“Come with me,” he hissed and turned, sending his cloak on a twirl.
Rebekka felt her collar tighten around her neck, closing her windpipe and pull her forward. In a panic, she struggled and clawed at the collar, but it was all in vain. Just when she thought she would faint; she was thrown to the ground and the collar loosened. She gasped painfully, curling into fetal position, and coughed hoarsely.
“This one used magic,” the wizard in blue hissed as Rebekka struggled to gain her breath.
“Is that so?” Rebekka heard Commander Bastōn asked. “On what account?”
“On what account? Was it of violence?”
“No… She cleared the mist.”
“And possibly saved someone from foolishly stepping off to their death.”
The wizard said nothing to combat this.
“On your feet, recruit.”
Still weak from her strangling, Rebekka struggled to get to her feet.
“You heard your commander,” the wizard hissed. “On your feet!”
Rebekka’s collar lifted her up to her knees.
“Erik that is enough,” the commander snapped.
The wizard bowed submissively and backed away. Rebekka rubbed her neck watching him and got to her feet.
“As I was saying,” Commander Bastōn resumed. “As long as you are under my command refrain from using magic to aid your training.”
The Commander lifted an eyebrow as if expecting a rebuttal.
“Am I understood?”
After a sharp dismissive nod she looked up beyond her to the rest of the cadets. “And I say this to all of you as a first and last warning. Do not use magic to aid your training. Doing so is a serious offense and has severe penalties. Now that all is understood, we will make our return back to camp.”
“I wonder why we aren’t allowed to use magic,” Rebekka mussed staring at the empty cots across the room. “And what happened to the people who didn’t pass the fitness course.”
Earlier that day, after the 10-mile hike, Commander Bastōn had announced that those who endured the hike were officially emitted into the Axon and were now cadets. Those who had fell behind were taken to the infirmary. At last meal, Rebekka didn’t see them, but then again she barely knew any of her new “peers” in the first place. Perhaps she would take a head count in the morning…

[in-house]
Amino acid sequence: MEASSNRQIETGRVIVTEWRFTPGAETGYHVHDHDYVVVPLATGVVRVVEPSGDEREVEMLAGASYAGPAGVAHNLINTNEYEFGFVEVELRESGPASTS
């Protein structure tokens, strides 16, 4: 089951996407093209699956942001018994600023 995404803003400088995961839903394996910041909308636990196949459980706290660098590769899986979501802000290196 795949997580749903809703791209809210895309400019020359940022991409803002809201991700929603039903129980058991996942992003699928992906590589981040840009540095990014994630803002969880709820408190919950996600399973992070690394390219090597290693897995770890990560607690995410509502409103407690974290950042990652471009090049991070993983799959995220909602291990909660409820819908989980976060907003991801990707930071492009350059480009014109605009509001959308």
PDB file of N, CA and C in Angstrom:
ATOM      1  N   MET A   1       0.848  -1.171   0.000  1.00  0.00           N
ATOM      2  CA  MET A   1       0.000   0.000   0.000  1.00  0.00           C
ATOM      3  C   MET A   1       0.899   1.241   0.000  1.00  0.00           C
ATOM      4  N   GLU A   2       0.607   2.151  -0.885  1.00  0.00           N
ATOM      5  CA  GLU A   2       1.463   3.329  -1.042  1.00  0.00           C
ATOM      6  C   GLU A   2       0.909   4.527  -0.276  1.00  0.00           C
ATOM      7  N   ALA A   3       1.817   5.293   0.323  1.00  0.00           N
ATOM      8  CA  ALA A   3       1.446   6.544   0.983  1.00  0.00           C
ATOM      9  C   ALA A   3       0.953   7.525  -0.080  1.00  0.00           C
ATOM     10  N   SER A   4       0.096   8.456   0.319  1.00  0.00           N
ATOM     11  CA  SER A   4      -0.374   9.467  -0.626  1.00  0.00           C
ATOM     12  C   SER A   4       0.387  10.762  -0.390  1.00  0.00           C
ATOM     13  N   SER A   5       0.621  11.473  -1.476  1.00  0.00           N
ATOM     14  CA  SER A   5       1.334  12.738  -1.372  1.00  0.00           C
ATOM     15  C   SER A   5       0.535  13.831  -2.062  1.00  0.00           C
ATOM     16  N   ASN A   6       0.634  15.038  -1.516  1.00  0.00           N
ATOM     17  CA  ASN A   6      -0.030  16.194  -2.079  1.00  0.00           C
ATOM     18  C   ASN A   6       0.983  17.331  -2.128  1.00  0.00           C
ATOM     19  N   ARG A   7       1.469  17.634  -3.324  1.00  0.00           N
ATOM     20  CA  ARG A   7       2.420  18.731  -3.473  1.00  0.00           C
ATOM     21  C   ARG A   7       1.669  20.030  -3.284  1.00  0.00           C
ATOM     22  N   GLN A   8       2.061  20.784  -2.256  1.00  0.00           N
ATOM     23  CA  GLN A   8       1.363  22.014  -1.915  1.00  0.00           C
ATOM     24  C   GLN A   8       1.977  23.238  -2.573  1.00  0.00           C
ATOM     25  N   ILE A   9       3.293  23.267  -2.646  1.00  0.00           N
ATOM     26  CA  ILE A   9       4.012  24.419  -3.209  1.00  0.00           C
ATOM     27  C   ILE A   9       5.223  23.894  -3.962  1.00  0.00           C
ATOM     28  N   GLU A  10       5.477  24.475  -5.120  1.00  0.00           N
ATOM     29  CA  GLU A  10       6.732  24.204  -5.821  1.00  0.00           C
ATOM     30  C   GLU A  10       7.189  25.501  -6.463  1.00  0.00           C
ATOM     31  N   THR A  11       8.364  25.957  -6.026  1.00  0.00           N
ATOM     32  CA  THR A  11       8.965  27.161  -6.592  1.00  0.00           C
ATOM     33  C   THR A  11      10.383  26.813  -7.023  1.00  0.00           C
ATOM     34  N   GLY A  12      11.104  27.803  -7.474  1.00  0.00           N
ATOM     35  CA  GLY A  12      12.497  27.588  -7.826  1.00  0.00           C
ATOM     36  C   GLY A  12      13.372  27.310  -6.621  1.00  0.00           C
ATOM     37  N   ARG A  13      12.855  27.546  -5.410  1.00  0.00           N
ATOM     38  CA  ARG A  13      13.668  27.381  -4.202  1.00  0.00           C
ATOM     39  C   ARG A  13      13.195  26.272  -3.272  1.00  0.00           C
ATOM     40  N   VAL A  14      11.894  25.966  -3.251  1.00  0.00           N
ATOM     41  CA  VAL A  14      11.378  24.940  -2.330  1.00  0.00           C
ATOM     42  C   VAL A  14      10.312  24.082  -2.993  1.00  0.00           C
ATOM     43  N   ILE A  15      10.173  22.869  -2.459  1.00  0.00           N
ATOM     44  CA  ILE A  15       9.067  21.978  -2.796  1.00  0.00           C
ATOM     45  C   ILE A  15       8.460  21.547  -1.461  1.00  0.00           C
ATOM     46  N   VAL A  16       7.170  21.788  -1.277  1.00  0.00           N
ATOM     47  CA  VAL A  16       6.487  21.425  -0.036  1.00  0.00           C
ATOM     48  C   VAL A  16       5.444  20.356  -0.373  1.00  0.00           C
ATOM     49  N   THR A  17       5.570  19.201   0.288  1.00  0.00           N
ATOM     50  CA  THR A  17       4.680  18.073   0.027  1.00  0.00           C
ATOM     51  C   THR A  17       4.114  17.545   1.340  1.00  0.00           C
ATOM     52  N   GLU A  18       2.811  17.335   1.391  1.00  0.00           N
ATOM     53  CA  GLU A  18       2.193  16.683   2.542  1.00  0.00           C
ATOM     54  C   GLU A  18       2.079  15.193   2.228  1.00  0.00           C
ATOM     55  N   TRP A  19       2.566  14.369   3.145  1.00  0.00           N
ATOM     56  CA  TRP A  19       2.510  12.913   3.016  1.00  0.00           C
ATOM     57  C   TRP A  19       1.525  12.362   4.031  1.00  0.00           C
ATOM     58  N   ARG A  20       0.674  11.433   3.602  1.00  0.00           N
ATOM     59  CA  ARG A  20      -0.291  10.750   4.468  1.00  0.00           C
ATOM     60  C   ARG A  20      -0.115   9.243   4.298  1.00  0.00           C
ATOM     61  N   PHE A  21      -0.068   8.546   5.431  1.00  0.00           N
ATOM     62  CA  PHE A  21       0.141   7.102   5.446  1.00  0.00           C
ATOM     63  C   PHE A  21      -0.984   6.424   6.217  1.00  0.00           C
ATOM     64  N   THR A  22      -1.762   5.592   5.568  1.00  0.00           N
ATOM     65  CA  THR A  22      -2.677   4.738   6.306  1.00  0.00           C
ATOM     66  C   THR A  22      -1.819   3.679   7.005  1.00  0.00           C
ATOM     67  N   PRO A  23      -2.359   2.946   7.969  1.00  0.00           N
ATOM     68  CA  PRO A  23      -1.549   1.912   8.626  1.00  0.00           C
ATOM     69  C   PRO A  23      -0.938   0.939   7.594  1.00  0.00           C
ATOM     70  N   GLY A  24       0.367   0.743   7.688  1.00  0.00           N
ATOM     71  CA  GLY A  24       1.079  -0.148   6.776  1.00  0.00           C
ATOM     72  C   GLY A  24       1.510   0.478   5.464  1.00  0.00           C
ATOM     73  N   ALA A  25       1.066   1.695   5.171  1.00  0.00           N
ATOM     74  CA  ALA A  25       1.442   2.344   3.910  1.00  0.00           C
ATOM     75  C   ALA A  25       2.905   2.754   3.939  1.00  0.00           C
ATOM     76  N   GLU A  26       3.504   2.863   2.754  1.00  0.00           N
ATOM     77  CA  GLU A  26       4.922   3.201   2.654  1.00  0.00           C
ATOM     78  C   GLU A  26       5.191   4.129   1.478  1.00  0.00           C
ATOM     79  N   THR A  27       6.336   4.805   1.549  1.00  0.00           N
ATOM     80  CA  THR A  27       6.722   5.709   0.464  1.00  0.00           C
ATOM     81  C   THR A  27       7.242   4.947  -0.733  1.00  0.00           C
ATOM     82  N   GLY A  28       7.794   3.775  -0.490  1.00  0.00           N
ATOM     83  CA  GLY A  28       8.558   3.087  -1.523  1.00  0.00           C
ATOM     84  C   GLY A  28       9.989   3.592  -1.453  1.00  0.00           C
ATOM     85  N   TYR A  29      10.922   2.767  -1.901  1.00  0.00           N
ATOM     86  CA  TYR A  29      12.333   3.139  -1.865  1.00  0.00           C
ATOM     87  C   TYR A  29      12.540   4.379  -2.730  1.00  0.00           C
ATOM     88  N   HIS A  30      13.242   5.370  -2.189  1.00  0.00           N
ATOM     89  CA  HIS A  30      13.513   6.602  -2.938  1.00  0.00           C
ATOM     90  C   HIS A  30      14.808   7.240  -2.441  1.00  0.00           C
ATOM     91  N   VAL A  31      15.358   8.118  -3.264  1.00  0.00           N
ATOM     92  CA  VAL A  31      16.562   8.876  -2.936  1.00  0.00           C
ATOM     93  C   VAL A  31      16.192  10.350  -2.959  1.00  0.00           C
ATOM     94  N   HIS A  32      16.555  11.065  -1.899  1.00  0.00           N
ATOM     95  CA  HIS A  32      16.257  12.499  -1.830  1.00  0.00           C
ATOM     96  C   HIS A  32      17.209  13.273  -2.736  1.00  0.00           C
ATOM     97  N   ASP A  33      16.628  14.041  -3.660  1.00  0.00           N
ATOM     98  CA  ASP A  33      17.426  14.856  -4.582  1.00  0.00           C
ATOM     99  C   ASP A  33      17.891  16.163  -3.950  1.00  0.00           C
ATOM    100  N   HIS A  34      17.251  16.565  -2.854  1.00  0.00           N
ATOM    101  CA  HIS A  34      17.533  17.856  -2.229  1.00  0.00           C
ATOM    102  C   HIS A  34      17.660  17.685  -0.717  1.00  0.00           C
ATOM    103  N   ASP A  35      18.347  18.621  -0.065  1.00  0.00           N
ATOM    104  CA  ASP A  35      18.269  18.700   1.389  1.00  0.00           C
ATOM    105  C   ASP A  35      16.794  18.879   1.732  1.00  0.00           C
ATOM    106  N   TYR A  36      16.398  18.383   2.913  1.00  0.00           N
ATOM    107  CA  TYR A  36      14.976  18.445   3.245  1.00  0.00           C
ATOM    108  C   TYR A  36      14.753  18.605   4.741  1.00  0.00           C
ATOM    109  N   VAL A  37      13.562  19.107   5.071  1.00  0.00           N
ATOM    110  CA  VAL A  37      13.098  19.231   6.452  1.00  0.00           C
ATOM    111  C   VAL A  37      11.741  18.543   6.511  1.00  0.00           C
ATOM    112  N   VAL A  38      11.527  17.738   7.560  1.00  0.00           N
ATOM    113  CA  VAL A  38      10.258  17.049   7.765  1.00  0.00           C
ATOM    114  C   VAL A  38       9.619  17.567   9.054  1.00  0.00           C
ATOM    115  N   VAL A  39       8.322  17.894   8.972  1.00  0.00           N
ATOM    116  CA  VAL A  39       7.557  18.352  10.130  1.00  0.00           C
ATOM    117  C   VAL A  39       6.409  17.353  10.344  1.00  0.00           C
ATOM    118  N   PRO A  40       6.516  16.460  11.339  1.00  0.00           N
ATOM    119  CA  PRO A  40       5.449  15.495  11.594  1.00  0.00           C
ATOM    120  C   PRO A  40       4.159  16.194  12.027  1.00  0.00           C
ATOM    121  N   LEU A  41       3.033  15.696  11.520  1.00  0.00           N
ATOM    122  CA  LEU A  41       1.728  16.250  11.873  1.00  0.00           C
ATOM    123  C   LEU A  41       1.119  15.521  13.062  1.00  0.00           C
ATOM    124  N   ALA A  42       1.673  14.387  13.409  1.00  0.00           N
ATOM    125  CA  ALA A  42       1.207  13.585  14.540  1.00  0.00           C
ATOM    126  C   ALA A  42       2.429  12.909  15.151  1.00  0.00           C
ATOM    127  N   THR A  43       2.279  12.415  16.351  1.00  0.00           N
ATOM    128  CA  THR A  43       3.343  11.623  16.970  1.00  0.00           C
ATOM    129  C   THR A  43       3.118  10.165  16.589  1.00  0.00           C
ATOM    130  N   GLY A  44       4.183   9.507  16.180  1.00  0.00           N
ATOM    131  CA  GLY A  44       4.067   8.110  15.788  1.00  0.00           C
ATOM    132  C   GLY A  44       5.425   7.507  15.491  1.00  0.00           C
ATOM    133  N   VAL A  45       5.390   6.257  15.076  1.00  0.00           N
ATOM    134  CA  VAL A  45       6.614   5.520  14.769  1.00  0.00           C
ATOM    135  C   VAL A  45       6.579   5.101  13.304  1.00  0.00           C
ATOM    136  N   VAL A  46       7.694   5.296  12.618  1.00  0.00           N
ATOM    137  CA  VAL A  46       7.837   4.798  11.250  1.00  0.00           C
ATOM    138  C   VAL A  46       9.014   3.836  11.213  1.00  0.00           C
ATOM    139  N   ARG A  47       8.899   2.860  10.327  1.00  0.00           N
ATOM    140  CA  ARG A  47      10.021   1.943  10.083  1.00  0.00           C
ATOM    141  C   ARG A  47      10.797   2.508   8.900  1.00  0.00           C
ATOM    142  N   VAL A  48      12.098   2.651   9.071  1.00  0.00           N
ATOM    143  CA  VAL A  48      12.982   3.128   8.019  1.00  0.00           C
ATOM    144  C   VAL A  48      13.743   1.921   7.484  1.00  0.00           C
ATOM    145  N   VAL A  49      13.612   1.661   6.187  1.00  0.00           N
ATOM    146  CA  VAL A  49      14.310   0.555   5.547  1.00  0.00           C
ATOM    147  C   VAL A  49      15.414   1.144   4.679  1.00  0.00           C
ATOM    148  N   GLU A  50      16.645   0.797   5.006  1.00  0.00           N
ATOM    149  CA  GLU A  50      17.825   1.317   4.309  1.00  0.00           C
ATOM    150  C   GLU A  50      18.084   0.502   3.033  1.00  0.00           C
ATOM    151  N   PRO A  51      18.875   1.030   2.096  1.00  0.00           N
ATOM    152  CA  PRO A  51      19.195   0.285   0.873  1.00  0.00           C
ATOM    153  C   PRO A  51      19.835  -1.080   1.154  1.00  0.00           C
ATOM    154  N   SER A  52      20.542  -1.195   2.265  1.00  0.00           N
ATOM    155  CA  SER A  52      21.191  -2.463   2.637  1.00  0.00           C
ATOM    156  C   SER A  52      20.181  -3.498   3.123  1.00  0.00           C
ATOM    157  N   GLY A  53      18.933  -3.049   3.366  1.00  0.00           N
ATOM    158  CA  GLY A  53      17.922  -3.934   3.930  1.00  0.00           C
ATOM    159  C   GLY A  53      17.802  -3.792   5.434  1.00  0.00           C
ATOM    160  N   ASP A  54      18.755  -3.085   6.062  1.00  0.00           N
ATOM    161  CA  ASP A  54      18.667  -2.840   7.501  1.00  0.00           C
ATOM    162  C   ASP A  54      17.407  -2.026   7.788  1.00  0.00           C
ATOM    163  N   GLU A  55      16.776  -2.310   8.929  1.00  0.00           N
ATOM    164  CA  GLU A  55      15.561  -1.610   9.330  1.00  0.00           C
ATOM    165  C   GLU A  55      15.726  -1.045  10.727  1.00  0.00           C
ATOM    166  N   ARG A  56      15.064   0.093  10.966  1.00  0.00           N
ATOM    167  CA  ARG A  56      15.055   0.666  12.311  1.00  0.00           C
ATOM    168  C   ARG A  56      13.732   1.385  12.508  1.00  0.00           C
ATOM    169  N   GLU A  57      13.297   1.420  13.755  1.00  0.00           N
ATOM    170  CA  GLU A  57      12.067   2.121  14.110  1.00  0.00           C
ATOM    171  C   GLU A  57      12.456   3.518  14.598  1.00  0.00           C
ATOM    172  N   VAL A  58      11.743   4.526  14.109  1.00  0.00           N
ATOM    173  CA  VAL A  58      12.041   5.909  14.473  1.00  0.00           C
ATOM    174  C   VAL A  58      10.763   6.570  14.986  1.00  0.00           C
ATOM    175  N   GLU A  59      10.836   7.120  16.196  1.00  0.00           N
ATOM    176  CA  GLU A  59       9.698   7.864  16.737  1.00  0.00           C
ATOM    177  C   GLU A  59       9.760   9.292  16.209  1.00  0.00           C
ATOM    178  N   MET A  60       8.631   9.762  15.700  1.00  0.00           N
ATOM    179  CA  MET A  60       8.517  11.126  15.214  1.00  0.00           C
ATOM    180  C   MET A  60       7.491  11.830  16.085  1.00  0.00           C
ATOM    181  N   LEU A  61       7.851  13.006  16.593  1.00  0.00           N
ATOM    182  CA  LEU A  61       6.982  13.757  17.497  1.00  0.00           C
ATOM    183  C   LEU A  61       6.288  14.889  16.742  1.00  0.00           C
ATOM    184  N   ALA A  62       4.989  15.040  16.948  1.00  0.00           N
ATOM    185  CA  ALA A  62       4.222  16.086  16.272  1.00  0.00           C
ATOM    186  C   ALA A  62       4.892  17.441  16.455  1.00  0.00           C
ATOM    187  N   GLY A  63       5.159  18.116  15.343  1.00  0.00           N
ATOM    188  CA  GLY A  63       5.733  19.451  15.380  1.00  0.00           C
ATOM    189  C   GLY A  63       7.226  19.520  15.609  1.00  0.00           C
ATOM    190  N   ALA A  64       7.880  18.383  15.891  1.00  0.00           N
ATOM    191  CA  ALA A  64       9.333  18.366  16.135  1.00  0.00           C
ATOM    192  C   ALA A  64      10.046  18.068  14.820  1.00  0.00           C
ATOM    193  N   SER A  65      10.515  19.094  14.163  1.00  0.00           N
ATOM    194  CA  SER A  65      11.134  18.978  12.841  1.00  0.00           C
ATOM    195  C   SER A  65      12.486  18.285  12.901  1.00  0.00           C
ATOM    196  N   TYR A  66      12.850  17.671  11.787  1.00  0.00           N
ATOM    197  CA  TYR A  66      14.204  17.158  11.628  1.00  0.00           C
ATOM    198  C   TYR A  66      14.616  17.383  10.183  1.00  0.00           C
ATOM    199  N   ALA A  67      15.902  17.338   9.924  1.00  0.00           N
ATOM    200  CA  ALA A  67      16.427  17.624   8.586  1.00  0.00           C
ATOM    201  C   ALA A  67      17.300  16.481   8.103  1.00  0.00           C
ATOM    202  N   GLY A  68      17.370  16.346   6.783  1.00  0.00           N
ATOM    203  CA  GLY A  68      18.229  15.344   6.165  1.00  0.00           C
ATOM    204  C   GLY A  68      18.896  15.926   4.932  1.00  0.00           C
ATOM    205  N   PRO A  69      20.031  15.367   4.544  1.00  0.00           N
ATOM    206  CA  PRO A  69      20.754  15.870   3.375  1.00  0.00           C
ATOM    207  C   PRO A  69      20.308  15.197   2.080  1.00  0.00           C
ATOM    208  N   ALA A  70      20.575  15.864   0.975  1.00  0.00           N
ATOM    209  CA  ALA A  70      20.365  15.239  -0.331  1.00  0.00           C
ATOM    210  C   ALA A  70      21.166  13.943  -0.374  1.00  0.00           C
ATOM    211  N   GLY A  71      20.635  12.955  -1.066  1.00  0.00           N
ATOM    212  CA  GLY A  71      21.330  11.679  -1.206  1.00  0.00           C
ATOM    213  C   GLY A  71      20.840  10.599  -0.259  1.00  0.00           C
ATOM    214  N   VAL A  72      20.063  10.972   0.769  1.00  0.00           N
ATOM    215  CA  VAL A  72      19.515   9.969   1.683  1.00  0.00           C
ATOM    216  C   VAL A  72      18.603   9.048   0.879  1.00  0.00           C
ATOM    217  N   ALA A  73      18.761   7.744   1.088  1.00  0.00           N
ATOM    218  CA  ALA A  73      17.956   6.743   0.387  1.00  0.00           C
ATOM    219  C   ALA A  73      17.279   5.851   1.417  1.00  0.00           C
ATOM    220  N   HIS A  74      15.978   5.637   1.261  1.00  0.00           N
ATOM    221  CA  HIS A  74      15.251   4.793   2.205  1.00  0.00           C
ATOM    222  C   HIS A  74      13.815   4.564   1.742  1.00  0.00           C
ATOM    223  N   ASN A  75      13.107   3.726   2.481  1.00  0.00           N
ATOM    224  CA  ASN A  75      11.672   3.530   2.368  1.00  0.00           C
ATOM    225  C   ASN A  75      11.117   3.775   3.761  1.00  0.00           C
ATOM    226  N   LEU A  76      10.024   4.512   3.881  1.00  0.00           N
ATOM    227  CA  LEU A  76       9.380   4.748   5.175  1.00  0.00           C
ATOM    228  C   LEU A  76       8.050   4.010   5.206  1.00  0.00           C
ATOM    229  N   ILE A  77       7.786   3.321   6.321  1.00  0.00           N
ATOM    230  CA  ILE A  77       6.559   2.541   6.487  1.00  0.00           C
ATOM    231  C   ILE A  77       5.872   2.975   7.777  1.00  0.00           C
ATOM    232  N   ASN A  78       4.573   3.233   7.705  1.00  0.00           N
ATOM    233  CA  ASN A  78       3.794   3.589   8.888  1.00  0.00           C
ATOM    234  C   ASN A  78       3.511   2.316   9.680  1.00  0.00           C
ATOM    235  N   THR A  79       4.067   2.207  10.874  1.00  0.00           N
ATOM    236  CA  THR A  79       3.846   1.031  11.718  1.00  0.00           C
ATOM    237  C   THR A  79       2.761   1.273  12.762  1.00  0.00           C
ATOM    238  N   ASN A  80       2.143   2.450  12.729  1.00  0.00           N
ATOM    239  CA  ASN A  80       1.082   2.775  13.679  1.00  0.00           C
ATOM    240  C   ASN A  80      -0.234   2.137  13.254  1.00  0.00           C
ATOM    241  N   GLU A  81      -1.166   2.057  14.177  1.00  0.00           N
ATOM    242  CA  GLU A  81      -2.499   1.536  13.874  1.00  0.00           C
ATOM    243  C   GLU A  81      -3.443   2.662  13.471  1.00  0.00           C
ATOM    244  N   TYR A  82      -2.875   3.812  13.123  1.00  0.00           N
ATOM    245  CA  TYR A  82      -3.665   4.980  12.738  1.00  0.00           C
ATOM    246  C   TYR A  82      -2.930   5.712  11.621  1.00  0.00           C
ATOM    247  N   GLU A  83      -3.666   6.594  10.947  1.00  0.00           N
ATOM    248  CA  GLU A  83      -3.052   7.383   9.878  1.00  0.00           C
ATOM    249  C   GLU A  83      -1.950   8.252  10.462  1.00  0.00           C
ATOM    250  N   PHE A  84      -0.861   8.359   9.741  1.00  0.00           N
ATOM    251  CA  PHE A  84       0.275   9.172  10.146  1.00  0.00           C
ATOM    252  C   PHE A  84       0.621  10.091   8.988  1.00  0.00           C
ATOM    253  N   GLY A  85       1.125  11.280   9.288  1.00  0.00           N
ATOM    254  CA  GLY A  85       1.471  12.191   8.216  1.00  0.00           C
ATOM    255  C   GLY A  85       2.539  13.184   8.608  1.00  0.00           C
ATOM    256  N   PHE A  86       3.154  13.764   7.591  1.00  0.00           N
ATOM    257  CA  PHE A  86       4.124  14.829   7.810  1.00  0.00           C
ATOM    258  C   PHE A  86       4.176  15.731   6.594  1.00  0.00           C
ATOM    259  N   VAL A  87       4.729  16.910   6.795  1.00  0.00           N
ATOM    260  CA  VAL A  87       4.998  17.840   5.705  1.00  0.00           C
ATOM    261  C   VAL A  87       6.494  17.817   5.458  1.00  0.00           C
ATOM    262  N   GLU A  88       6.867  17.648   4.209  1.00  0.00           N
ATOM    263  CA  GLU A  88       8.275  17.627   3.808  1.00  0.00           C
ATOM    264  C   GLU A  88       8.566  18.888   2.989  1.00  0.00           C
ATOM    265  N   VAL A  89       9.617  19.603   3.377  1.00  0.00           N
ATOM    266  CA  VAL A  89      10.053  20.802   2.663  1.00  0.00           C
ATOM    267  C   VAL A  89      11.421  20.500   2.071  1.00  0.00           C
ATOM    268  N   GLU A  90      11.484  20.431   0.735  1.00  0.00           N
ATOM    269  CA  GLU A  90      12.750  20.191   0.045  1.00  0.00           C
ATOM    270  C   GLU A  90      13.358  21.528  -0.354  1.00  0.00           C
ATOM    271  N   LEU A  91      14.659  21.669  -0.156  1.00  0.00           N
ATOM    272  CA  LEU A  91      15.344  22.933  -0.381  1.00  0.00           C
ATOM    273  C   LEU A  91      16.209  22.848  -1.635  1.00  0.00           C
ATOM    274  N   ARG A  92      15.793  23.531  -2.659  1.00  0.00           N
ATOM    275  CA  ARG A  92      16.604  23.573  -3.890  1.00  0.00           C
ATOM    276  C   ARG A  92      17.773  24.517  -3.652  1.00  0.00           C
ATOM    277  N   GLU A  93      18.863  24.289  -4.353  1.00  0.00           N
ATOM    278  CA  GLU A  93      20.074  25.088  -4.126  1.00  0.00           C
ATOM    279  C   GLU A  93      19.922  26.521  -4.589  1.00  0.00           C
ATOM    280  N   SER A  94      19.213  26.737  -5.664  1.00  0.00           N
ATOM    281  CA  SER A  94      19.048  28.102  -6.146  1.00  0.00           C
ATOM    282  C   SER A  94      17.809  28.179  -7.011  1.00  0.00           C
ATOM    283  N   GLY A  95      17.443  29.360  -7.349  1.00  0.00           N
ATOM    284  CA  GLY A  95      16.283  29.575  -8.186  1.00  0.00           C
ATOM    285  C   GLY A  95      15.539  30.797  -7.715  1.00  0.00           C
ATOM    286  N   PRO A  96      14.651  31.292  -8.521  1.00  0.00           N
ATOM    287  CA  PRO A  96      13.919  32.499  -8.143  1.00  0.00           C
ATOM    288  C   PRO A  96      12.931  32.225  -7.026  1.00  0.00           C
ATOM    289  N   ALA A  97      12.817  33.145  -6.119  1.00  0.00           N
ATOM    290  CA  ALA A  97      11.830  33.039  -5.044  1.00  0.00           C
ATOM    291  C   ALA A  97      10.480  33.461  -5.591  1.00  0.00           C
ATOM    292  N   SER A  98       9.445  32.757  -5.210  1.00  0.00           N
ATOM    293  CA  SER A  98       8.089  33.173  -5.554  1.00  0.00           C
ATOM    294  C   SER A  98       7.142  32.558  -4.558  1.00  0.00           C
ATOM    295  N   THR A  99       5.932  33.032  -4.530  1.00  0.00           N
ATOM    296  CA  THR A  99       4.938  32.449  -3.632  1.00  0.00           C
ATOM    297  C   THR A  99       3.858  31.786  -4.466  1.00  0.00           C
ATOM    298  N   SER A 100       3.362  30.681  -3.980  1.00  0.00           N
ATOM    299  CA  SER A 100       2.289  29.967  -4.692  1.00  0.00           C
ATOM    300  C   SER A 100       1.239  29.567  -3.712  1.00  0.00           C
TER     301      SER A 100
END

“Why do you think it was a fitness course?” Mason asked yawning.
“What else would it be? We are, I mean, were recruits. It would make sense to any commander to test the basic physical limits of their future troops. But then she could have been weeding out the weakest of us. That would explain the absences of the others…” She trailed off murmuring different possibilities and their reasons.
“*yawn* How do you know all of this stuff?” Mason asked.
Rebekka paused and looked at her. Her eyes were red, droopy and she swayed were she stood. In her hand she held on of her boots and still had the other on her foot. She was ready to collapse at any moment.
“…Because I do,” Rebekka replied and took the boot from her.
“That’s not a *yawn* reason why.”
“Sure, it is. Now come on and get your other boot off.”
Once Mason had done so, Rebekka helped her climb into her bunk.
“In the bed you go. Her let me help you with the blankets”
“Leave me be… I’m sixteen not ten….” But she had fallen asleep before she could even pull the blankets over herself. Shaking her head, Rebekka took it upon herself to defy the teenager’s wishes and tucked her in.
“I’m sure Jude would do the same,” she told the sleeping girl and sat in her own cot. She hated to see Mason so exhausted when she was one so vibrant but in a way, she had brought it upon herself. Jude had warned her against the use of charms, and this was one of the reasons why. But what would have happened if she wouldn’t had used the charm?
A ten-mile jog, with only minutes to rest would take some type of toll on anyone. Even Commander Bastōn had broken into a sweat at the end of it all. Someone like Mason wouldn’t have lasted the first three miles.
If the cadets had to do the same tomorrow, she wouldn’t stand a chance. For one, after Rebekka’s stunt earlier, those wizards in blue would be on the prowl for any magic users. It was a miracle they didn’t find out that Mason had been using a charm as it was. If they had, they would have certainly dispelled the charm leaving Mason to take the hike unaided. She would have surely fallen behind and who knew what would have happened then.
Rebekka thought of her promise to Jude and a knot formed in her stomach. How could she keep her from falling out of the training? She knew a more gruesome future lay ahead; things a hundred time more taxing than a ten-mile hike. They were training to be the Maledicted and now that they were cadets, their lives were surely to start descending straight into hell. Only the strongest of the most elite were going to survive.
At that moment Rebekka made a decision. She would have to make Mason stronger, push her past what she knew and what she was. Most importantly, she had to do this without Mason using her magic. Her decision cornered her and would force her down a path she didn’t want to go. But a promise was a promise and on her life she intended to keep it.
Rebekka blew out the candle at the corner of her cot.
“Silais,” she uttered. A thin, faint light of purple escaped her mouth, whipped its way upward, and seeped through Mason’s cot. It was a sad thought what she had done, but necessary.
She sighed, and in the dark, to the ghosts and shadows of a past, whispered, “And so it seems…. you have won…. Father.”
Click Here for the previous post Rebekka: Challenges (pt. 8)
© 2020 Alison Bankroft